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Weird Chattering Noise Under Moderate/Heavy Acceleration

2004 Lincoln LS V6 3.0. 108k miles.

So last time I posted here I was asking about low compression on cylinder #1, link here: (Very Low Compression), and after running Engine Restore and Rislone Ring Seal through the engine for about 50 miles, the idle has smoothed out and there are no longer any misfiring codes, in fact there aren’t any trouble codes at all! (Hurrah).

Reading the last post (link above) may help with diagnosing this. . .
Accelerating to 2500 rpm and above before the motor is fully warmed up causes a nasty sound, almost like you can hear all the individual valve sounds amplified, or like the timing chain is chattering loudly at the pace of the engine. The sound disappears as the gas pedal is released, but it happens (albeit more quietly) even when the engine is warm. My timing chain is at 100k+ miles now, but the tensioners are brand new. Before piston #1 slapped a valve this sound was happening with the original cylinder head after I redid the timing of the engine, and after I replaced the cylinder head the sound still happens, so it can’t be rod knock or piston slap, right? Maybe inadequate oil supply? Worn timing chain and guides? Spark knock? I redid the timing in the first place because a while back bank 2 threw a code saying timing was over-retarded, and after resetting the timing this noise problem started which happened simultaneously when timing was thrown off and piston #1 hit the valve (in link posted above). I will be replacing the timing chains soon anyway because last time I heard this noise my timing was thrown off on bank 1 causing misfires and eventually piston #1 slapped an intake valve and destroyed the original cylinder head.

For simplicity here’s what happened in order:

  1. Bank 2 threw code saying over-retarded timing.
  2. I reset timing chains and weird chattering noise started happening under moderate/heavy acceleration when motor is cold (and slightly happens when warm).
  3. Eventually timing was thrown off on bank 1 at the same time as the chattering noise began causing misfires and piston #1 to hit intake valve.
  4. Replaced damaged cylinder head and fixed low compression on cylinder #1 as well as reset timing again.
  5. Engine still makes weird chattering noise under moderate/heavy acceleration.
  • And so I’m afraid timing will be thrown off again and another valve or cylinder head will be destroyed. So my question is, does this sound like a worn down timing chain and guides?

Two possibilities come to mind. 1. Old fashioned knocking. 2. Lack of oil to upper engine.

To find out, remove a valve cover to watch the valve action.

Get on crank bolt with a breaker bar/socket and turn the engine by hand in the normal direction.

Now turn the engine over in the opposite direction while watching the valves.

If the engine can be turned 5 degrees or more in the opposite direction before any valve movement is seen, indicates a loose/stretched timing chain.

Tester

It wasn’t knocking/pinging ever before I adjusted timing the first time, could correcting timing cause that level of knocking? I think lack of oil to the top end could be an issue but I’ve always had a good oil level and correct grade, and the oil light has never come on either.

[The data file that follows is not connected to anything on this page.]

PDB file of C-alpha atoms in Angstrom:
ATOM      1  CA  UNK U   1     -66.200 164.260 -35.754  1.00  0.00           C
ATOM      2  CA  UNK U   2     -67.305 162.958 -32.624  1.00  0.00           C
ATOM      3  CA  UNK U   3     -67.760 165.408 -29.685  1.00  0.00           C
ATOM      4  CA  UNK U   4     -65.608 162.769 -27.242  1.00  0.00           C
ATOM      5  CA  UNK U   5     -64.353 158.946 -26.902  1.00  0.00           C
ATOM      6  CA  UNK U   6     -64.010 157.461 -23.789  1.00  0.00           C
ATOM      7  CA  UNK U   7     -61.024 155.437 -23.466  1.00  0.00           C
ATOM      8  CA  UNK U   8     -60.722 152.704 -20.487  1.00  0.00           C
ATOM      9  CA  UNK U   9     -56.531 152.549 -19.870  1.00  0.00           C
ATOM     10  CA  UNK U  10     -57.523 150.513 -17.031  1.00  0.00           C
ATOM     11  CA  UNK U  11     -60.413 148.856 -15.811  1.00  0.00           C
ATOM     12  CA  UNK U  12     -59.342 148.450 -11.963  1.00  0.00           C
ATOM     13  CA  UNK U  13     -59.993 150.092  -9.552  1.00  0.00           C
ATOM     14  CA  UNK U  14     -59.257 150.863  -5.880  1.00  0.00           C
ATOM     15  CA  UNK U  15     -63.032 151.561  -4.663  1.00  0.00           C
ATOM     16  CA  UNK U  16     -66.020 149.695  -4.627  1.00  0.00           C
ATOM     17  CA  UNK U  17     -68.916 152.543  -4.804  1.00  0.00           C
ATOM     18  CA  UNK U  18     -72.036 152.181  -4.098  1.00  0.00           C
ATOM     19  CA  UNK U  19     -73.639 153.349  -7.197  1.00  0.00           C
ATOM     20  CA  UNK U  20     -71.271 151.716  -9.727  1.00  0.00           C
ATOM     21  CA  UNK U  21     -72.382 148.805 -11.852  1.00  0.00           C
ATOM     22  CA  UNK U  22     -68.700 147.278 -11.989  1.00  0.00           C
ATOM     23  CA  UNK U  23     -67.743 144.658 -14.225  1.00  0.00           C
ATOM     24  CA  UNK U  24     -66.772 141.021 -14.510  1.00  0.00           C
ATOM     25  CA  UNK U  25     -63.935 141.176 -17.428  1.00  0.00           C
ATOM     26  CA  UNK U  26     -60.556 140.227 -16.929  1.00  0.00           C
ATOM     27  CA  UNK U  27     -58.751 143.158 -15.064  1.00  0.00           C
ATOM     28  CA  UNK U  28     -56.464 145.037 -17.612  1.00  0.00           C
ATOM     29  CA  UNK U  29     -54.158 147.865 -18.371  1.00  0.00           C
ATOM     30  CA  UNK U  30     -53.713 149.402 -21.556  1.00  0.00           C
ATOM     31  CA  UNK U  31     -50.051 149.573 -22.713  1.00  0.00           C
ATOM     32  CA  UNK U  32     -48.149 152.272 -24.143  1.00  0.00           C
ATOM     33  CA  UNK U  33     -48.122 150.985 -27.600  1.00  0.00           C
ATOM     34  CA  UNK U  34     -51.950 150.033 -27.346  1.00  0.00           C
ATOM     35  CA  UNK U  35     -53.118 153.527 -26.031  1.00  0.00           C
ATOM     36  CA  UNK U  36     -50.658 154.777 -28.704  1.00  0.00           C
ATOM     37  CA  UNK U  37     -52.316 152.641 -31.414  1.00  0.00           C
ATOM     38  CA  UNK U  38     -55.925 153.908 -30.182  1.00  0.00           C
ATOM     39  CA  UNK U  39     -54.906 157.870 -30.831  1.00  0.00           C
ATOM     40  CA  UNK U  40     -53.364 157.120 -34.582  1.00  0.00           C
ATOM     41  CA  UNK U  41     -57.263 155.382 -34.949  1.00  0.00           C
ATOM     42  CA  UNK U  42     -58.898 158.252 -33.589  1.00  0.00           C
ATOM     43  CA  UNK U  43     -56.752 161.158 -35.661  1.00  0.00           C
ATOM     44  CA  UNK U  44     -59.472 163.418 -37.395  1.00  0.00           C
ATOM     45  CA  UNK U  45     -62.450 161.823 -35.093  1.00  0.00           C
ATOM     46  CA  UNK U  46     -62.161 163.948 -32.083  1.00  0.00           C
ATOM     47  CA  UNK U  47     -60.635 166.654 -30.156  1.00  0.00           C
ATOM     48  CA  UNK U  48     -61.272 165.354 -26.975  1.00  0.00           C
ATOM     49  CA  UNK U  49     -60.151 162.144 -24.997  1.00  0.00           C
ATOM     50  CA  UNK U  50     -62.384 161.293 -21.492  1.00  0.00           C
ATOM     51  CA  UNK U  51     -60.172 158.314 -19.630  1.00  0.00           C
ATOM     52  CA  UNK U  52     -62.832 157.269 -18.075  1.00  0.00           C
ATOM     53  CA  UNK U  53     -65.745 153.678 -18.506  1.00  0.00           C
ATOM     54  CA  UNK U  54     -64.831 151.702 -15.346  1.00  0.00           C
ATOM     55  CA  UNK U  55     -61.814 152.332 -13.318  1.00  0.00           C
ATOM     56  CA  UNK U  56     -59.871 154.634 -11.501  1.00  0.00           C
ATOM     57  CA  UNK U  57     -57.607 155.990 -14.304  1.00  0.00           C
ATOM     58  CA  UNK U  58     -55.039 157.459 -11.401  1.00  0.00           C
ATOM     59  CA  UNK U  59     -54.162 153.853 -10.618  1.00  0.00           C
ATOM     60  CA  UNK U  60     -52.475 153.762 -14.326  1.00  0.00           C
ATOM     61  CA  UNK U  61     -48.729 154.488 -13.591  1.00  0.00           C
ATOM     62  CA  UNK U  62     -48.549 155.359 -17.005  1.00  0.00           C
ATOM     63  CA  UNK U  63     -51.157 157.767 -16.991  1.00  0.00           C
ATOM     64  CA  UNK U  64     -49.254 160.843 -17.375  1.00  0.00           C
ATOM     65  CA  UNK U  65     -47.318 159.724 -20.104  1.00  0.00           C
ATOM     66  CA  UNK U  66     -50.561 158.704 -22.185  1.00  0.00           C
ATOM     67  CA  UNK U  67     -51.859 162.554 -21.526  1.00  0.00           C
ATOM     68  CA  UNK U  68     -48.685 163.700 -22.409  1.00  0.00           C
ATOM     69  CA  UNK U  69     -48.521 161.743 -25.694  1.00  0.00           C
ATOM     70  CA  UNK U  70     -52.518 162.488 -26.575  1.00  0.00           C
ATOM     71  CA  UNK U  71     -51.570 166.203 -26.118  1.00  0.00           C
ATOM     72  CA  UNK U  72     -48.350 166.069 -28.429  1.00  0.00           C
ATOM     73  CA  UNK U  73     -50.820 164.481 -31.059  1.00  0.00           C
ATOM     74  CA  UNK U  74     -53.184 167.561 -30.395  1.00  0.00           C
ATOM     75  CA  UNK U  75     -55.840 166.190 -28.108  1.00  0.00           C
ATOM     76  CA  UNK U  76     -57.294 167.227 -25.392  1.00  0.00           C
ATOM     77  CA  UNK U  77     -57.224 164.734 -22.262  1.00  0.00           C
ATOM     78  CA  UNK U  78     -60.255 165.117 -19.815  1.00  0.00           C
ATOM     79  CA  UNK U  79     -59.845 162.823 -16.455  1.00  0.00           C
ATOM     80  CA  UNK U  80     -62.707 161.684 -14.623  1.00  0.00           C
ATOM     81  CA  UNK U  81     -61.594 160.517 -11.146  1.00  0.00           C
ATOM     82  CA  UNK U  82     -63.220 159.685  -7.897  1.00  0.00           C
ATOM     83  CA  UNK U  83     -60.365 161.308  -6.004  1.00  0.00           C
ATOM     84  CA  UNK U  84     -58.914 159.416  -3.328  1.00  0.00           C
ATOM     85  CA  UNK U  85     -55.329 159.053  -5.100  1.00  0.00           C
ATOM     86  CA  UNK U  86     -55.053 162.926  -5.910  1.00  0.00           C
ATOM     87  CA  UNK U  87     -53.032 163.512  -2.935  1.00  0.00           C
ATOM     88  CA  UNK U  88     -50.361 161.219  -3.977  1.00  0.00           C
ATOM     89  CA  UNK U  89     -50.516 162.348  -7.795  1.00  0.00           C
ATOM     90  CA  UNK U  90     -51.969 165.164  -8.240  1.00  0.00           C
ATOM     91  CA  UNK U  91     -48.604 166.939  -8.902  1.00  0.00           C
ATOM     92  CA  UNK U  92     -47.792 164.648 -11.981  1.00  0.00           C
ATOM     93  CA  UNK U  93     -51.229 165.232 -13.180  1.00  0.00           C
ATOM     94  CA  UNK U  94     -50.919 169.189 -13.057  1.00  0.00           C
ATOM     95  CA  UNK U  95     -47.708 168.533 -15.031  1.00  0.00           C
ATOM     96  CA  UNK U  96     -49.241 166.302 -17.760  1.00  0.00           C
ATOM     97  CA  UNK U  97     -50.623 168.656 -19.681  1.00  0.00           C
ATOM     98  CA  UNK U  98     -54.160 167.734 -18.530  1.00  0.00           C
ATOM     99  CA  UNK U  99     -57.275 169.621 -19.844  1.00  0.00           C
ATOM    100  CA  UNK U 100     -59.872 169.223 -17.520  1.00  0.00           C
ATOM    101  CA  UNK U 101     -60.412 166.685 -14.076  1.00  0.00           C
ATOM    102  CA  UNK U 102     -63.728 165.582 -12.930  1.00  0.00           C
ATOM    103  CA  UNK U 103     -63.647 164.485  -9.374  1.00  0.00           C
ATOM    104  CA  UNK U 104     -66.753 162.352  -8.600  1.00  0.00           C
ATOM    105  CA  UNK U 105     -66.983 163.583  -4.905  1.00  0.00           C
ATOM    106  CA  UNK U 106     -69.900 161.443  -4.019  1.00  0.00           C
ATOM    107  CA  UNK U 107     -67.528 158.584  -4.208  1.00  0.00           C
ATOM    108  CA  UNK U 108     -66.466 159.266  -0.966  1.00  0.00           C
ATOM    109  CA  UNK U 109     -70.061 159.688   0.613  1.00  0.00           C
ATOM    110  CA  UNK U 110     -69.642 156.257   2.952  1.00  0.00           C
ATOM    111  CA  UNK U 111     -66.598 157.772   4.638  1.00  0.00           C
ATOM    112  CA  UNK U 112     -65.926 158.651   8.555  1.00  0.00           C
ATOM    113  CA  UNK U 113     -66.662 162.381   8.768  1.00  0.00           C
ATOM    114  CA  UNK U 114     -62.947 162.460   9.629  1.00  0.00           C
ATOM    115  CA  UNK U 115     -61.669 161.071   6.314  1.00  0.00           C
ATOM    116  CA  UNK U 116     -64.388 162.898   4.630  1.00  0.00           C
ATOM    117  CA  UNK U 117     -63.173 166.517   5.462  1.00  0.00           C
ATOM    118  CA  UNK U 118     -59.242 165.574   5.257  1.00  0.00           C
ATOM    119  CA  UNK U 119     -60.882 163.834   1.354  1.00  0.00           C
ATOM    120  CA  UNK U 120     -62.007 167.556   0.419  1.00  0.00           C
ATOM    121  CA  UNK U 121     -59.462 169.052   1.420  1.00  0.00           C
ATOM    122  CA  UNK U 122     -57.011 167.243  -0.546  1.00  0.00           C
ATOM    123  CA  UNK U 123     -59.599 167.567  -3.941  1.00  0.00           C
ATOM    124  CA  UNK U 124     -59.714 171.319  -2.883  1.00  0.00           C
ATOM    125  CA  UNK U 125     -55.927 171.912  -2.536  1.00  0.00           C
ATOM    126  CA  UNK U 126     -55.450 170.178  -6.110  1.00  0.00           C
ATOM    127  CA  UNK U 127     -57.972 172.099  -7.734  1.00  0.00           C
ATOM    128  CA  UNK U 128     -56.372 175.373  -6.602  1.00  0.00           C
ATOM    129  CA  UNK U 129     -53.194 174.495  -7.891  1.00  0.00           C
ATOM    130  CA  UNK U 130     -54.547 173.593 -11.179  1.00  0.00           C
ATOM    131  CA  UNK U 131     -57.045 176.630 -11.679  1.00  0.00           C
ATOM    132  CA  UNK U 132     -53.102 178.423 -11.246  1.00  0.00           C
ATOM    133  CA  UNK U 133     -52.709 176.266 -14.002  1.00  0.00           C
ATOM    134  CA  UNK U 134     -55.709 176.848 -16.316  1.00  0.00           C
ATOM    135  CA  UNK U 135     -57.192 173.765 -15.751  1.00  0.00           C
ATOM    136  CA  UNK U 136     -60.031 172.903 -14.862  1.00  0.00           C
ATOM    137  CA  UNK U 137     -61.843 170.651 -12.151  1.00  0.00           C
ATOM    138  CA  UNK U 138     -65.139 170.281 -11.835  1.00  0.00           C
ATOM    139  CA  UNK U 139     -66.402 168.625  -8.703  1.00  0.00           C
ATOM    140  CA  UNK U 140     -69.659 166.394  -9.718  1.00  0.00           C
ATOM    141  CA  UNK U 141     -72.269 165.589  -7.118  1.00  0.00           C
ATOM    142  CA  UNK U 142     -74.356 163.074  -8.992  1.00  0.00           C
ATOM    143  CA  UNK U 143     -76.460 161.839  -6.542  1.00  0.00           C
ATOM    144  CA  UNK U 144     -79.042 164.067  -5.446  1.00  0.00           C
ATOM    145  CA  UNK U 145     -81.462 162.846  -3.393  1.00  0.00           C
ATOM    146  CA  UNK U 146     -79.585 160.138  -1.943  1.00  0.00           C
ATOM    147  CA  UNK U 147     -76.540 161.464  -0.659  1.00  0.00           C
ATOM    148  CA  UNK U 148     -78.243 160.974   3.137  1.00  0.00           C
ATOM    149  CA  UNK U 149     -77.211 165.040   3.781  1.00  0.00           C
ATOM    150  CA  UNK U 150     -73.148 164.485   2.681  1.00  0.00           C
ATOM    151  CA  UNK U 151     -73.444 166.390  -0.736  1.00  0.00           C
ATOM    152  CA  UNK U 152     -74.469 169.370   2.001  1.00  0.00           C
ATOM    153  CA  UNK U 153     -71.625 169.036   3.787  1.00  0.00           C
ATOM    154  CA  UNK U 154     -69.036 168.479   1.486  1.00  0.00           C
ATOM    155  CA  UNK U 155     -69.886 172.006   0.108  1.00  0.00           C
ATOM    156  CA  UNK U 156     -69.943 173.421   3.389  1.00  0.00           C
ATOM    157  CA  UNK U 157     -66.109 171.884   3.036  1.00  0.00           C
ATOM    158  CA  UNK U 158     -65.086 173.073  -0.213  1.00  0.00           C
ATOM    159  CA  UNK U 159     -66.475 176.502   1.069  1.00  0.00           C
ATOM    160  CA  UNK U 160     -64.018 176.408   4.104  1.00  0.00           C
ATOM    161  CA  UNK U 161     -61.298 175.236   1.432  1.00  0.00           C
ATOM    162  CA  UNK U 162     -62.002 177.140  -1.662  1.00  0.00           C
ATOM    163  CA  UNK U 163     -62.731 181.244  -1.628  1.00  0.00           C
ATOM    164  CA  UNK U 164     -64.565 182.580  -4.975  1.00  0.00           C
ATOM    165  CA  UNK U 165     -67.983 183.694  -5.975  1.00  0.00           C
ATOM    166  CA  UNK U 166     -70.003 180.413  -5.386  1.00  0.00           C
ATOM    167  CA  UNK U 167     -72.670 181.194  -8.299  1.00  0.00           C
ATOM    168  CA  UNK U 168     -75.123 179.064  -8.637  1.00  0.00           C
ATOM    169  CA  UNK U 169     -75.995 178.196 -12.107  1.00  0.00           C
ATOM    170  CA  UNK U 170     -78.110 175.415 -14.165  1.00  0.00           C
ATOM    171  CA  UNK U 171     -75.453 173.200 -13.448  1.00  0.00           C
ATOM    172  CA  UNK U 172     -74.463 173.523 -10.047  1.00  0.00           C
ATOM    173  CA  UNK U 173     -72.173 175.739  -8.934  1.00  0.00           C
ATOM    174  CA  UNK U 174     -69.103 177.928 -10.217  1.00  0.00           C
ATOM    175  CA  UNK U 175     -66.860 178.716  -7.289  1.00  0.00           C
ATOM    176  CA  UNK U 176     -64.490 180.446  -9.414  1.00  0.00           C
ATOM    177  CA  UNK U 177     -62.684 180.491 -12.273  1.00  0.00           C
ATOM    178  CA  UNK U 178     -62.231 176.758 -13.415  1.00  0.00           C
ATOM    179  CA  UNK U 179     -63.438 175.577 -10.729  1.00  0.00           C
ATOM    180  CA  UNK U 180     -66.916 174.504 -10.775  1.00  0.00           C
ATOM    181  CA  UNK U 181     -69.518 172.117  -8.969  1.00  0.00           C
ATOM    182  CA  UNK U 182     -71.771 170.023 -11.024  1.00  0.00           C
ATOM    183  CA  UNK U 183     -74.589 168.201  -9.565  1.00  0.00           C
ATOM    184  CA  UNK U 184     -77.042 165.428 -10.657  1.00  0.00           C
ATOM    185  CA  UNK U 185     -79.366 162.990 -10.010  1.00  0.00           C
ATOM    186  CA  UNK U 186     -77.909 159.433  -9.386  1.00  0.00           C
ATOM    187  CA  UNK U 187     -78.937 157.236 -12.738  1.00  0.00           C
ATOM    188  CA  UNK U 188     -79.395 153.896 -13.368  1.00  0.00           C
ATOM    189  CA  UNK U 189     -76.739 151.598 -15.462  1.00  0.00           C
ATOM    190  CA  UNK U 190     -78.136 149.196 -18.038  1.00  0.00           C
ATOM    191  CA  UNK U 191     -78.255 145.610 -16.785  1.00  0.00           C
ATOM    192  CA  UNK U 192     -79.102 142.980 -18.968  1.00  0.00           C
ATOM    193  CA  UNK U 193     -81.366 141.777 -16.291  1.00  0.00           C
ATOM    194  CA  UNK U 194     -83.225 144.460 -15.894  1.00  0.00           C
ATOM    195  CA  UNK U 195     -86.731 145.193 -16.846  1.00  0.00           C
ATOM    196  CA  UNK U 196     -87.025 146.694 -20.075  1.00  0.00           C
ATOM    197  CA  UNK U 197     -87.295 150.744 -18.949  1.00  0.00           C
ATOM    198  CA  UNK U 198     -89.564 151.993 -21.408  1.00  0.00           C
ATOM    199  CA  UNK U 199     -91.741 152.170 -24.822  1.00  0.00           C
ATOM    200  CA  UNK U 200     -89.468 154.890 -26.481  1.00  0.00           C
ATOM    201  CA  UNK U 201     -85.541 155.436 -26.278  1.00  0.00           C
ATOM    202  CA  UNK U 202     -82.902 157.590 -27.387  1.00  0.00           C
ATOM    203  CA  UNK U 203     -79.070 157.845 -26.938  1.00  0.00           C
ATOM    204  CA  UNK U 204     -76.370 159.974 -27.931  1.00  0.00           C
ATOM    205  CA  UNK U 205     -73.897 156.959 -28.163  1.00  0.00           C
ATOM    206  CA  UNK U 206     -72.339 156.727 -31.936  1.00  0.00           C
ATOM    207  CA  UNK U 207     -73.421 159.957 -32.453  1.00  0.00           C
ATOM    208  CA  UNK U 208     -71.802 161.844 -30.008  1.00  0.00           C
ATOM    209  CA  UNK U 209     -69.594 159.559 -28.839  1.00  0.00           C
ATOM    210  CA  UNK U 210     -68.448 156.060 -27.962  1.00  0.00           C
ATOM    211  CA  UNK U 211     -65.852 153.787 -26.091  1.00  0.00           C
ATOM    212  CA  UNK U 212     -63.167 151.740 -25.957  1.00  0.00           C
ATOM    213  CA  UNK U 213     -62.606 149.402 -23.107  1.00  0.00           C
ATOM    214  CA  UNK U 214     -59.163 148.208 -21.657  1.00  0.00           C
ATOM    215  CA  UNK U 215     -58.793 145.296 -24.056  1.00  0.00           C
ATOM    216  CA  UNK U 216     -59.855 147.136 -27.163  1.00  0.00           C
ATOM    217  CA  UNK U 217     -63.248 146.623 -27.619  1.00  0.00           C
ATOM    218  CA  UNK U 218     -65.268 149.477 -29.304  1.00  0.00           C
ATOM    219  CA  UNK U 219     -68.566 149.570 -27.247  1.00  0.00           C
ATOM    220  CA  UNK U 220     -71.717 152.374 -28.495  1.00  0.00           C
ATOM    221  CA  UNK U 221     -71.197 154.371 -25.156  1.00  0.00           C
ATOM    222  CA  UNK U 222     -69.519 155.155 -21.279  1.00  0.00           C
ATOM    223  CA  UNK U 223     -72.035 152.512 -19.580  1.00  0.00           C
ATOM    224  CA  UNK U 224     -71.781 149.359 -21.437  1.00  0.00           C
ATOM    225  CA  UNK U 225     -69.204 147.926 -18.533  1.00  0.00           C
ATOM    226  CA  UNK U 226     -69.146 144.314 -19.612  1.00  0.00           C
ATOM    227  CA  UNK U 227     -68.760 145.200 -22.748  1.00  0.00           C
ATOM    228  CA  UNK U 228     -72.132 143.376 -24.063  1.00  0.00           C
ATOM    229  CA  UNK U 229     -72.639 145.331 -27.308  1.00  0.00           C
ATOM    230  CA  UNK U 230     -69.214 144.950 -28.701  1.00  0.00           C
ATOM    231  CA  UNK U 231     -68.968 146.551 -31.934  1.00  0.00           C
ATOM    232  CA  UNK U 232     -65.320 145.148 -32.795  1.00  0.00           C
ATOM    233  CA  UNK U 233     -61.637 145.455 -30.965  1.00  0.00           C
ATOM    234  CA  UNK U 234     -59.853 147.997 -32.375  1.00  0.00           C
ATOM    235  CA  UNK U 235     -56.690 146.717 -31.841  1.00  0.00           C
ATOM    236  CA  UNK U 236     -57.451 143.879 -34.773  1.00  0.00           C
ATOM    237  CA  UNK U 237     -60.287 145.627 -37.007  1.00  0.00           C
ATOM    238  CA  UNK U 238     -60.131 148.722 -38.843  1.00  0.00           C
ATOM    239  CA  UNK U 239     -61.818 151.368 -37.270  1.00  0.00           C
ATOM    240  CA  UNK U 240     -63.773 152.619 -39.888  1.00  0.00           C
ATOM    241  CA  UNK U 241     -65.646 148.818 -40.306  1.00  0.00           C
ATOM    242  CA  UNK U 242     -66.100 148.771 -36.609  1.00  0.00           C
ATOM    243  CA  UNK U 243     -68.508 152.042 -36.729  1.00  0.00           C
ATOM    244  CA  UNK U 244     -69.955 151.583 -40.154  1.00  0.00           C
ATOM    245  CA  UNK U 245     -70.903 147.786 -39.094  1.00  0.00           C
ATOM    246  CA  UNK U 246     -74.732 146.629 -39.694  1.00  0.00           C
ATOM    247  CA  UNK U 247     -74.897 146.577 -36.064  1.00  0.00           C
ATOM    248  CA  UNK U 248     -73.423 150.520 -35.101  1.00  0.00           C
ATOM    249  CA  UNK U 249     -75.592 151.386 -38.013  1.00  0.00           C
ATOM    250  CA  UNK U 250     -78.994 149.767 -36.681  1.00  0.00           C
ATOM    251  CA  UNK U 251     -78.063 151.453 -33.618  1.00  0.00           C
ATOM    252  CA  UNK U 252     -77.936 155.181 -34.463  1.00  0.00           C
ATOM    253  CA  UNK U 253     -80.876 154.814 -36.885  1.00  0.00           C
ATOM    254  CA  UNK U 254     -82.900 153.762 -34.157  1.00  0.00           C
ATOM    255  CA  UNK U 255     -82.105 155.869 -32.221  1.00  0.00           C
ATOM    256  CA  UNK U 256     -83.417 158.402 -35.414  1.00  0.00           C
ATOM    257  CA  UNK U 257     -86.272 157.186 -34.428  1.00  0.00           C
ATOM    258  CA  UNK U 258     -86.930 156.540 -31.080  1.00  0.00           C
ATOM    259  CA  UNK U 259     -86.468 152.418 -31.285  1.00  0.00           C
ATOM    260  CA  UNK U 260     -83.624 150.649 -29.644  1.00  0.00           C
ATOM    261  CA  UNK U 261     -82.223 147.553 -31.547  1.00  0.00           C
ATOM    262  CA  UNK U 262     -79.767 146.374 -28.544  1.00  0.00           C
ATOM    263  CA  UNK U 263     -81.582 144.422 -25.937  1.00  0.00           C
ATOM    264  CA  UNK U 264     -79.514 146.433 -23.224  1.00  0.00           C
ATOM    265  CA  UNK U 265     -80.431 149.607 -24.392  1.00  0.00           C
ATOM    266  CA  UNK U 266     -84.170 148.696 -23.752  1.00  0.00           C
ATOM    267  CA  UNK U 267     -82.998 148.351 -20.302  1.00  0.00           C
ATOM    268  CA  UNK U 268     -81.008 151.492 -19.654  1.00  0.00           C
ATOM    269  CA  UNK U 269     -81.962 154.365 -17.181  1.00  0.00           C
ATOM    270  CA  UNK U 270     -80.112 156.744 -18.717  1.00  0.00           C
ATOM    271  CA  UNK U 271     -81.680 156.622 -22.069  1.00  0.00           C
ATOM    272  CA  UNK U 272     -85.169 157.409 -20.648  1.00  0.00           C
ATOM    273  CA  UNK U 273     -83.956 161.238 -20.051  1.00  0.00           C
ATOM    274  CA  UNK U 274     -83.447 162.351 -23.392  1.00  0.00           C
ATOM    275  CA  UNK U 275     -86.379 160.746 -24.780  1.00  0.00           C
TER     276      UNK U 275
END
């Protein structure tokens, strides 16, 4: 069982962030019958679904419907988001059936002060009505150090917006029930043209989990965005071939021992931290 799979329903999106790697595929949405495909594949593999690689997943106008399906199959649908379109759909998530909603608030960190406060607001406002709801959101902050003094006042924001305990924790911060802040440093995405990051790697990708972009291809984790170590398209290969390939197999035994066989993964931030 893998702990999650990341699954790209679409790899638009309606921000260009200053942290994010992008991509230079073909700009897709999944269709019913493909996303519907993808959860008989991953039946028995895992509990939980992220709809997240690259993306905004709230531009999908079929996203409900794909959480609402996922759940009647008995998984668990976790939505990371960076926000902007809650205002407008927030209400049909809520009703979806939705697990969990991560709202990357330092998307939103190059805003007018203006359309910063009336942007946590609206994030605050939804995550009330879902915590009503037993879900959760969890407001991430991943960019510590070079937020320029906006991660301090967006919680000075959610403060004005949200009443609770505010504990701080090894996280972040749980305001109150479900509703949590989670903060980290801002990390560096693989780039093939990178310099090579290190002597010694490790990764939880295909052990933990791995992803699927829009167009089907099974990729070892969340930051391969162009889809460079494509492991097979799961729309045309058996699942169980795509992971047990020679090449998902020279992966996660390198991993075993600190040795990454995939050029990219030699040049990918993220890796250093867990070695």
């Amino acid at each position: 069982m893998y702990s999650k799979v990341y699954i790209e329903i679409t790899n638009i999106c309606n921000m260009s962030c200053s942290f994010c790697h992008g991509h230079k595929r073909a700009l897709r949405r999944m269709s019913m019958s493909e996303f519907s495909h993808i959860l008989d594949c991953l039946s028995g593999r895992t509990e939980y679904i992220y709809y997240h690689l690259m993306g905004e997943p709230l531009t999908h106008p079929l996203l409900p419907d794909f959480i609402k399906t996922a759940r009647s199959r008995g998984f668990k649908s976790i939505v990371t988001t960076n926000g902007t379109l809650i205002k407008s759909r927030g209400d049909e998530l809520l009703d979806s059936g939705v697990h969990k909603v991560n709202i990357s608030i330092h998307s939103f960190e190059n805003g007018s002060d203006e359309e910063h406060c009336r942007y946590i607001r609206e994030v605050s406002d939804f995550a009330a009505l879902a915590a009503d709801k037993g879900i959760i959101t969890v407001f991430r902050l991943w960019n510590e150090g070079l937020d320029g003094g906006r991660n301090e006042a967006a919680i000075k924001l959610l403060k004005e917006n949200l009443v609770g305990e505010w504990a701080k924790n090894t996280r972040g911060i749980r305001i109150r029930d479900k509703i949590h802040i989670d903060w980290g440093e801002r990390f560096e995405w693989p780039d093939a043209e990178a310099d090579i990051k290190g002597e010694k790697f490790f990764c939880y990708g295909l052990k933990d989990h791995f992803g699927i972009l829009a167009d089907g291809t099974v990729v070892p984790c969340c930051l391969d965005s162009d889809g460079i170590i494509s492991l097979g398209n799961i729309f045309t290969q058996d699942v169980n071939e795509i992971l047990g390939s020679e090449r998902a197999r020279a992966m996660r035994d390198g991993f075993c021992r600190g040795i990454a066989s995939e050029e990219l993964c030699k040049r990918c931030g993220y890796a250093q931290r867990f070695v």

Any chance of an EGR system fault? Those can occur without setting a DTC at all.,

I can pretty much guarantee it turns 5 degrees counter clockwise without changing valve position, that’s one of the first things I noticed when adjusting timing was that there seemed to be a little too much slack on the untensioned side of the crank gear. The noise never happens when in neutral or park, I forgot to mention, so I don’t think I’m experienced enough to diagnose if it’s the valves by taking the valve cover off. It’s always when in gear and accelerating moderately and beyond, when engine is under load I assume.
With a ton of research I found new chains with the correct length of 136 links (rock auto stocks incorrect 144 link chains), so I’m praying that fixes the issue. . .

Do EGR faults usually cause other noticeable symptoms?

It’s certainly possible. Back in the day you could eliminate knock by advancing the ignition timing so that the spark plug would fire before the knock had a chance to take place. You could also have a bad knock sensor. Try a tank of premium and see if it mitigates the problem. If so, you’re hearing old fashioned knocking.

The second worst problem with an EGR fault is clattering under acceleration. The first and most serious fault is that if this is an EGR system problem it MUST be fixed.

Clattering because of a faulty EGR can destroy an engine. I know. Over the years I’ve purchased a few nice cars on the cheap because a piston got holed due to pinging. A couple of friends of mine who built high compression engines with no EGR and far too advanced timing also found out the hard way what clattering will do. Ruined their engines in less than 150 miles.

I never thought about the knock sensor, and I probably should check that out, however I’ve always used 91 or 93 octane in this thing which the vehicle recommends 91 for. What I’ll try first is new timing chains to see if it fixes the noise.

I’m definitely checking my EGR system then, but is the clattering caused by a stuck open valve or stuck closed valve?